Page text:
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Top Tips to Help Aging & Ailing Family Members- October 2013
October 24, 2013

Fostering Independence

Much has been published about how to have tough conversations with family members about changes that limit their independence like having a caregiver come into the home or giving up driving. No doubt there are times when these painful conversations must take place.

I’d like to turn this situation upside down and discuss the question of how we can foster independence for family members, we are caring for.

Here are five suggestions:

Create an environment that is safe and allows independence at your family member’s level of physical ability. There are public and private agencies that will do home safety reviews and in some cases, complete improvements that create more safety and access for your family member.

Provide alternatives when an activity becomes unsafe and help your family member choose the best fit for their needs. In the case when a family member has been advised to give up driving, you can identify other options such as taking public or para transit, using cabs or car services. Help them plan out specifically how they will attend activities and events that they normally participate in.

Allow for extra time when completing activities. We are all feel time crunched these days. Rushing to complete activities may mean that you are tempted to jump in and help your family member when it takes them longer to complete a task than it would take you to complete it. Regularly jumping in is demoralizing for your family member and undermines their independence. Check your hurry-up attitude at the door.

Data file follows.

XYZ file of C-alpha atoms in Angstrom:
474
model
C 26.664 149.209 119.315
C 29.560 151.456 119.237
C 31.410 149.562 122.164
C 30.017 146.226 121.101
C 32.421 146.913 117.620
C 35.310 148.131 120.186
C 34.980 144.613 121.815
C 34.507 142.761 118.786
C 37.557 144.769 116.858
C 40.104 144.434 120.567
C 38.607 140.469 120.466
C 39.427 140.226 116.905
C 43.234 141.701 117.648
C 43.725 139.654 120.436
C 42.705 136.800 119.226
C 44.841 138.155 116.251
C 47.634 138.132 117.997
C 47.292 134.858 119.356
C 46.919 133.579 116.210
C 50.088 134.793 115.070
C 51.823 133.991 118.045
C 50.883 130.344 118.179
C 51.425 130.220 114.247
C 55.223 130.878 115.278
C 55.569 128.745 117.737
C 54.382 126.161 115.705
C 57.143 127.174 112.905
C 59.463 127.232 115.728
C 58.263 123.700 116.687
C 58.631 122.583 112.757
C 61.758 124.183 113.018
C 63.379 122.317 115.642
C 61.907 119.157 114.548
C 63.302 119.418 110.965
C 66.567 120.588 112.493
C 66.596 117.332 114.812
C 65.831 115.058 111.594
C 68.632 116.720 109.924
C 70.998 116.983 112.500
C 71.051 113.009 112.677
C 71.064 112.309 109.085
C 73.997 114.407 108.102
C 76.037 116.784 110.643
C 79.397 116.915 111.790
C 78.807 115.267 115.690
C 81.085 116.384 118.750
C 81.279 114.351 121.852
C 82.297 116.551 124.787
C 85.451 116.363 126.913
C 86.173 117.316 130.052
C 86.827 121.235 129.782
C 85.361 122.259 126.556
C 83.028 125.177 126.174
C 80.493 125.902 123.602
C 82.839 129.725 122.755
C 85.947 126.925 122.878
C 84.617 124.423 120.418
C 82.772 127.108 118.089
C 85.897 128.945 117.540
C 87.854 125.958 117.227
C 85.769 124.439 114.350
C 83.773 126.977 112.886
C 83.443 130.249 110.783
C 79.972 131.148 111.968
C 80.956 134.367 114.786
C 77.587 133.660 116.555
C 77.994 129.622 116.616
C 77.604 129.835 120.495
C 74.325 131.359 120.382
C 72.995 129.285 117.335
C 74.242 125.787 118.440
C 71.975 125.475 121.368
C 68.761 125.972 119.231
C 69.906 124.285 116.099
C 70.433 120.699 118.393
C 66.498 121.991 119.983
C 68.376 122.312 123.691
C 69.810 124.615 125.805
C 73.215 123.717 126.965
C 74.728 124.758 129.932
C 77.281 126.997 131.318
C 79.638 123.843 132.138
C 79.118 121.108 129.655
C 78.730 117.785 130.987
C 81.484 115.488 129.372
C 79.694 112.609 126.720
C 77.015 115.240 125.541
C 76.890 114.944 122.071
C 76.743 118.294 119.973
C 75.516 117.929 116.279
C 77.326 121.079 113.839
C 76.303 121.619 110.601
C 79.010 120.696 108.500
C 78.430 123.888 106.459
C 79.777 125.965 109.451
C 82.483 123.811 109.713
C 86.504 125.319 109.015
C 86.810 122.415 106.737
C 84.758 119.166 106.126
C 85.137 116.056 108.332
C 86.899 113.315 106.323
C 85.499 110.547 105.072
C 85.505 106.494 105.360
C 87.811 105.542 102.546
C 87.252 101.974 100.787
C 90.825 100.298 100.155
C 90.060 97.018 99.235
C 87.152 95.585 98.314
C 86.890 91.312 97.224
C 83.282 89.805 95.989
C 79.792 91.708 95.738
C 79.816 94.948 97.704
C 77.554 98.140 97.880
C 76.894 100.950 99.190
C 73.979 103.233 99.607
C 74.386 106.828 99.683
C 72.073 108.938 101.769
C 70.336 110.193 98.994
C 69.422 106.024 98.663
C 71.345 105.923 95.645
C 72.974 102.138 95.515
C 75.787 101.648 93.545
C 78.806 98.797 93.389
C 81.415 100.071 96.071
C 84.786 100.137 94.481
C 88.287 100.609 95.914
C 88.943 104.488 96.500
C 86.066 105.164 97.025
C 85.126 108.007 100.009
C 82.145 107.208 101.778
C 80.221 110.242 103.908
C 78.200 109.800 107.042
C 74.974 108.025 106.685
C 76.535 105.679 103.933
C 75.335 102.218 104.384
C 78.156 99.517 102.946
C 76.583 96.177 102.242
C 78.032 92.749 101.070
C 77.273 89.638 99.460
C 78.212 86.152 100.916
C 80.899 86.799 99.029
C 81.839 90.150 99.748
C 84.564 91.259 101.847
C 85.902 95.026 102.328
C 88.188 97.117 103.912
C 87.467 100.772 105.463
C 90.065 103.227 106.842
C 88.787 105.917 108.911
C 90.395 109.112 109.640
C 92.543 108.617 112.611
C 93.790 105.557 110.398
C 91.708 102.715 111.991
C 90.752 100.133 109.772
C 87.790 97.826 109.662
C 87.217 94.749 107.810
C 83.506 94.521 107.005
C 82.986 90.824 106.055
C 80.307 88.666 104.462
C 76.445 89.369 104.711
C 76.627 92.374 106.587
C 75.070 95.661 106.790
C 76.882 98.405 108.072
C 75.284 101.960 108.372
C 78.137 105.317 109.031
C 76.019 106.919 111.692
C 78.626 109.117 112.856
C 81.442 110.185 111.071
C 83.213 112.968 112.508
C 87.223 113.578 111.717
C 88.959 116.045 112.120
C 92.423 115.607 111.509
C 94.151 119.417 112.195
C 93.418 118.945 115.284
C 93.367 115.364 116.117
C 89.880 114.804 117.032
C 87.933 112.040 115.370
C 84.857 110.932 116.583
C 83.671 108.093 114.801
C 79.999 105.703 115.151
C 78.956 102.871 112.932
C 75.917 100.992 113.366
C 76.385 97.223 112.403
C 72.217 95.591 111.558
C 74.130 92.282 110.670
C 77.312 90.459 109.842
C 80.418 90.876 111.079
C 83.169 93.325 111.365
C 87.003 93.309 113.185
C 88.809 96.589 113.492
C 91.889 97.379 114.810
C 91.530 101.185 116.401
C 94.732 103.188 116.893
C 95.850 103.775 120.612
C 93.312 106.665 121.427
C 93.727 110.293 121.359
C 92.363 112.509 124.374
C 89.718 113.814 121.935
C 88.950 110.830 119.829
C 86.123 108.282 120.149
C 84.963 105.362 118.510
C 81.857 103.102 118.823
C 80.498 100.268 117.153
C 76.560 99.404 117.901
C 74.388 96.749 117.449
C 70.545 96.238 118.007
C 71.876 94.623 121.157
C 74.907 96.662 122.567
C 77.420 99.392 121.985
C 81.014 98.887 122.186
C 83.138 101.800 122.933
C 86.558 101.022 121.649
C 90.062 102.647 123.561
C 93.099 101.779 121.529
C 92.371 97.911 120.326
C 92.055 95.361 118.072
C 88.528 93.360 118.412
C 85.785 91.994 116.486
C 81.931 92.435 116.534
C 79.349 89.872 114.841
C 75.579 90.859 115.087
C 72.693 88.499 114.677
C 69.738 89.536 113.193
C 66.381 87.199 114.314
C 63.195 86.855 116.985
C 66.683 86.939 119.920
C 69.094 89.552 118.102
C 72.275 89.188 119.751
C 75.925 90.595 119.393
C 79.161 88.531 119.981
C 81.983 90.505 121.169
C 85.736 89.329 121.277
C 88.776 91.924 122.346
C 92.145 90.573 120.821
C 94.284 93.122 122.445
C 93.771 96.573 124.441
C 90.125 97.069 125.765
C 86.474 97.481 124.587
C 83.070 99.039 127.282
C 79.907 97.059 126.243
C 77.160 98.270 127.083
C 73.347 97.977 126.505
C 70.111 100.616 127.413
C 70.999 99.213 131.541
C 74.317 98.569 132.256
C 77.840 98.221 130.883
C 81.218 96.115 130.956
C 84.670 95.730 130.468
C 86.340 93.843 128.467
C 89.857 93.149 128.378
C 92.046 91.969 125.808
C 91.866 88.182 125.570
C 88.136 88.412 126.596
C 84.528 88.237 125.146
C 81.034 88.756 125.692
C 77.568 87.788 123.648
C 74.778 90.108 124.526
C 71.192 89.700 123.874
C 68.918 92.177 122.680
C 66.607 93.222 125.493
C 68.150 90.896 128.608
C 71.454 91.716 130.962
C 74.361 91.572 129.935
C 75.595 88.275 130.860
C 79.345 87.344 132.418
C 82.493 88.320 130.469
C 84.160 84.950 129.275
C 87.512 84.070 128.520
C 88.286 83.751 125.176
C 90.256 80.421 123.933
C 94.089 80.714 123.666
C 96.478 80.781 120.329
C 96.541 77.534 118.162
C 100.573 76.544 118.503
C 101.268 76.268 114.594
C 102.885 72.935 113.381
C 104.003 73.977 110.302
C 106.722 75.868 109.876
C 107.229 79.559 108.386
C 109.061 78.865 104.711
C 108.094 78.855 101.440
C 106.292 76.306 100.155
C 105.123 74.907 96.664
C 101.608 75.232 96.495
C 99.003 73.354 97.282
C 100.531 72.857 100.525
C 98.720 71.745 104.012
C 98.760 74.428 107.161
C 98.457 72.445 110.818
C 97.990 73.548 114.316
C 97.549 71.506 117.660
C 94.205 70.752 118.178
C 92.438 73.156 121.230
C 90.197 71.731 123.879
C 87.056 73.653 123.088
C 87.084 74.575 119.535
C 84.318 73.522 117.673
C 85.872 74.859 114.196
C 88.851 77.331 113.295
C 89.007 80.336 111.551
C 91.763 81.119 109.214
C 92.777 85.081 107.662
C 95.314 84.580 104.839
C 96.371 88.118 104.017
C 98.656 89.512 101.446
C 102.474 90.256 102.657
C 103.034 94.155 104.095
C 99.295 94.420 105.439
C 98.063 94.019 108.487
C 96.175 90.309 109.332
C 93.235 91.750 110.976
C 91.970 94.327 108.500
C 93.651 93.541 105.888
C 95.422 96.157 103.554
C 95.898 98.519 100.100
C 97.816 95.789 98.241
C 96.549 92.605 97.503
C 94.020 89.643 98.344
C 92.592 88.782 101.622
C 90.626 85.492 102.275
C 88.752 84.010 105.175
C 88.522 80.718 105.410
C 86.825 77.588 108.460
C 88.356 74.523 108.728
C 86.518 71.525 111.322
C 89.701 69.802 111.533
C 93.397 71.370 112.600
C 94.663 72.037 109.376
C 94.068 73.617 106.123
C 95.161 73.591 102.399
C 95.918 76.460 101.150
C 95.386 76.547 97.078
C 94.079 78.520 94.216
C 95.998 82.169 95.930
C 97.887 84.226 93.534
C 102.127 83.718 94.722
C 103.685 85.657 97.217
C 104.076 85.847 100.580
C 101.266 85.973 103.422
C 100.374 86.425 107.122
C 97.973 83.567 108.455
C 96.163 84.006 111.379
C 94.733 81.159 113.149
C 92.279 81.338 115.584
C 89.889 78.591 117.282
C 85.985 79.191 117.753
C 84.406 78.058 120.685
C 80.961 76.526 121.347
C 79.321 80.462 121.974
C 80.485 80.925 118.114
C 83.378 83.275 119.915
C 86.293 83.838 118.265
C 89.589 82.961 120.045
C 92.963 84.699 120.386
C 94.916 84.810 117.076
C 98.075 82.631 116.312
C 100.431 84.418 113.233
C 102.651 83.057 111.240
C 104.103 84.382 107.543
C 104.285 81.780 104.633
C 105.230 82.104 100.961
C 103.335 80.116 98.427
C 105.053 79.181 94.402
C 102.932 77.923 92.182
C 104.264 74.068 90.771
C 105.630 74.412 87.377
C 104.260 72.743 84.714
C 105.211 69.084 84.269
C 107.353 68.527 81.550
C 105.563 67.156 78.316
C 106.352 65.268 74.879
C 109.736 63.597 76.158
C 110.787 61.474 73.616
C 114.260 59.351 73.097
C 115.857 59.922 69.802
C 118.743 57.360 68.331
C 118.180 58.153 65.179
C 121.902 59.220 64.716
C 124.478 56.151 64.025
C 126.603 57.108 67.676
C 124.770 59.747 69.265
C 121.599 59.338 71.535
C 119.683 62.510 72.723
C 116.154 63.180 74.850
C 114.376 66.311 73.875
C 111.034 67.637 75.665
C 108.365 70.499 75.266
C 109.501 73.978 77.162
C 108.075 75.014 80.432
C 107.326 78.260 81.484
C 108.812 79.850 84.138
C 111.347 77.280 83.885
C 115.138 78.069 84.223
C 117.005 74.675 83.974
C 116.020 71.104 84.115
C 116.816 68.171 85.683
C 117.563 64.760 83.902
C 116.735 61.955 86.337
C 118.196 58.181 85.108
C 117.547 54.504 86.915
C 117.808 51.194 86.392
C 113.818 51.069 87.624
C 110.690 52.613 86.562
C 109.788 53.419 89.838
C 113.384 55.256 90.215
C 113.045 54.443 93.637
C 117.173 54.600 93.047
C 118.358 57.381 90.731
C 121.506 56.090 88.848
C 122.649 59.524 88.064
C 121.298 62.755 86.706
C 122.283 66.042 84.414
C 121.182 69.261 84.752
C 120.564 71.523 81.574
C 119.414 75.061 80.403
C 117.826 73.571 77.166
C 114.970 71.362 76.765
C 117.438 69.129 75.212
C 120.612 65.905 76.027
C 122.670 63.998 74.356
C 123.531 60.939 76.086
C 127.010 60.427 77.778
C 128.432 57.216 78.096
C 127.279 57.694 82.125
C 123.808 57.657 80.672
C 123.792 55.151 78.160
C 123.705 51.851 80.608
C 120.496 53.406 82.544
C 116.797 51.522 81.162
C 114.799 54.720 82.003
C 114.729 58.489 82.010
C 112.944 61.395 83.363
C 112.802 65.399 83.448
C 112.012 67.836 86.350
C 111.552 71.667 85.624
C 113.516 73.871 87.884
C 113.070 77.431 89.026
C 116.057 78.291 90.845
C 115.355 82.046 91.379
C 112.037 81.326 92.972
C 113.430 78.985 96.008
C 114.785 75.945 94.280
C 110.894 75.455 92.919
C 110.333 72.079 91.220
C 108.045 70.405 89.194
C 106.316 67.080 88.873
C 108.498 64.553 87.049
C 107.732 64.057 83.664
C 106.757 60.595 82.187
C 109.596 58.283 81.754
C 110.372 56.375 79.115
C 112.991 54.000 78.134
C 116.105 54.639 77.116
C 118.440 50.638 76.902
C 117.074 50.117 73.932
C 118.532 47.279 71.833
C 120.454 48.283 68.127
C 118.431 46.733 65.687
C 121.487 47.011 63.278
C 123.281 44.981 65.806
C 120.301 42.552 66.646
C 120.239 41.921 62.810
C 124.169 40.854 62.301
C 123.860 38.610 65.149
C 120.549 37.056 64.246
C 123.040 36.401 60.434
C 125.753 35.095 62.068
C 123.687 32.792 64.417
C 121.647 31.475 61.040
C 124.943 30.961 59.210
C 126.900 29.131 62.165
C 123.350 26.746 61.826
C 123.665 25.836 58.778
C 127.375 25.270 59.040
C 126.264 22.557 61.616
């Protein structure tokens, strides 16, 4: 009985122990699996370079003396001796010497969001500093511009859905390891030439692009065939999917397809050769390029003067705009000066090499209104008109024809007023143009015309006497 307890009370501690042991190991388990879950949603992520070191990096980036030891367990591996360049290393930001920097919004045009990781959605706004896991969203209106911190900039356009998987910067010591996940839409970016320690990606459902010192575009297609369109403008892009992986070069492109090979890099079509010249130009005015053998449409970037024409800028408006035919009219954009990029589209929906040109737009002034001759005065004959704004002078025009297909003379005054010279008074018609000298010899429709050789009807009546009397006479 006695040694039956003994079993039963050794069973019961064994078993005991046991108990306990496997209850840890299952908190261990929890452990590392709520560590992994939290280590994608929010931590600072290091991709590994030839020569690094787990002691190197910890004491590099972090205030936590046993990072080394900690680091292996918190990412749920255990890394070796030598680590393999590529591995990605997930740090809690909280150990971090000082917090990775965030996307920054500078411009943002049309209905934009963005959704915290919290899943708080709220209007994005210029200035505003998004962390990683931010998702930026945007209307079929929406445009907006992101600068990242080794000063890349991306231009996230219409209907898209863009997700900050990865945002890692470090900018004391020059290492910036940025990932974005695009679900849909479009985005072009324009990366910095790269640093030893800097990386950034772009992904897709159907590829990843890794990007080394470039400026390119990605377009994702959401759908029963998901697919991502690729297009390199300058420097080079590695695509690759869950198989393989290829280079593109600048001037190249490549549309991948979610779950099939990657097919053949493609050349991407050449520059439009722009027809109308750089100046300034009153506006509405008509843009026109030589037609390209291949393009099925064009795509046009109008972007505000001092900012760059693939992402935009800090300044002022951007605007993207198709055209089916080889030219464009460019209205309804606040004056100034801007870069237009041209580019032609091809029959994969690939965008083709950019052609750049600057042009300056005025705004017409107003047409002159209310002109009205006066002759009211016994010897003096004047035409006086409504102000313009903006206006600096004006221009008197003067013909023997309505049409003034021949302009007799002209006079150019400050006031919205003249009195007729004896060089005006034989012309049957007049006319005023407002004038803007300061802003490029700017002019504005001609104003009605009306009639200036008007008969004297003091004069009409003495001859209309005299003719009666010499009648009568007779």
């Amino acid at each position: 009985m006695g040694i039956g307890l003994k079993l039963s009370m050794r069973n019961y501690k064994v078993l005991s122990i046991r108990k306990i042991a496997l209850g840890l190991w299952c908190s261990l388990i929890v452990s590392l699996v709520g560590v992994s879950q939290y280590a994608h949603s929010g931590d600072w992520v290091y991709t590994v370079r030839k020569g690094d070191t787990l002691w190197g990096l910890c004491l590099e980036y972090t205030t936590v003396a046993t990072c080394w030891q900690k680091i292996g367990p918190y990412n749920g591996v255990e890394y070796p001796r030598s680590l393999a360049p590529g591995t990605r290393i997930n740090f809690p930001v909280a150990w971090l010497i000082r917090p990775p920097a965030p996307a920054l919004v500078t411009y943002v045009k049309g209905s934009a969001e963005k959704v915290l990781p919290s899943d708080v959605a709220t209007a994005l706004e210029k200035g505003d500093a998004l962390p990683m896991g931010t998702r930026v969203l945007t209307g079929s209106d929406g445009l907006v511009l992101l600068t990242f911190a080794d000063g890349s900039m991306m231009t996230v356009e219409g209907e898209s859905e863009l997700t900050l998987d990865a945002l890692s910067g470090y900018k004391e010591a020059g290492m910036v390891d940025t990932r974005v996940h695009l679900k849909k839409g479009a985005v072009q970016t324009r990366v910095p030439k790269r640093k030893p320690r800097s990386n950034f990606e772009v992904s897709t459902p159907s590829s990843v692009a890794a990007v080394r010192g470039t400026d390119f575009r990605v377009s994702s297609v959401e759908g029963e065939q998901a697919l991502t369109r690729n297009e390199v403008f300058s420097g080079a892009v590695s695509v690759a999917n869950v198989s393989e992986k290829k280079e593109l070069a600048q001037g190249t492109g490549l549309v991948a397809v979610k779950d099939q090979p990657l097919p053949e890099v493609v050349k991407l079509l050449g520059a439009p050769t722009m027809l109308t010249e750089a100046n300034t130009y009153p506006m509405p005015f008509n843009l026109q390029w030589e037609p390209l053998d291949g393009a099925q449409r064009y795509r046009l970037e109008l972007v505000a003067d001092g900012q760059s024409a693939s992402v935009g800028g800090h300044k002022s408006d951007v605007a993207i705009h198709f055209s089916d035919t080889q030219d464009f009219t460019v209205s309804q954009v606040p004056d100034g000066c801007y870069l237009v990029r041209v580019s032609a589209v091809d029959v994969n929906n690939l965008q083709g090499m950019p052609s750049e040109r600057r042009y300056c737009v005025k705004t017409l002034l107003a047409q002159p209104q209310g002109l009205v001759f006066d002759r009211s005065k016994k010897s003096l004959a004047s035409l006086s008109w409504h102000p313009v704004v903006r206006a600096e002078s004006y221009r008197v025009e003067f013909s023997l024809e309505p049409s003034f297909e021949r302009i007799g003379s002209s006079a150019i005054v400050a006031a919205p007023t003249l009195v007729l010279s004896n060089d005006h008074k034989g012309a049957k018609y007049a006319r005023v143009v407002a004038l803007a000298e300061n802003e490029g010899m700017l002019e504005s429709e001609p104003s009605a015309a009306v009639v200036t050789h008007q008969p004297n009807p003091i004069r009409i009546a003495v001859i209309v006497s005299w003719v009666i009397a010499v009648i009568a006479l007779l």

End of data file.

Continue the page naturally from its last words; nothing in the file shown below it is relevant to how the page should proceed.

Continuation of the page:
Have an open minded conversation about what is changing in your family member’s life and what they want to do about it. Too often we rush to solutions without understanding the facts and feelings of everyone involved. Take your time over a series of conversations where both of you discuss what you see as changing or being more challenging and what if anything you both will do to change things. Be cautious about imposing your opinions over those of your family member.

If your family member is suffering from dementia, you are already filling in the gaps. Breaking down tasks into small parts can help your family member have the satisfaction of completing tasks and keep them more independent.

Fostering independence helps your family member and you as the caregiver. Help your family member feel greater self-esteem through participation and control in their daily life. Help yourself by only taking on activities that your family member can truly no longer do.

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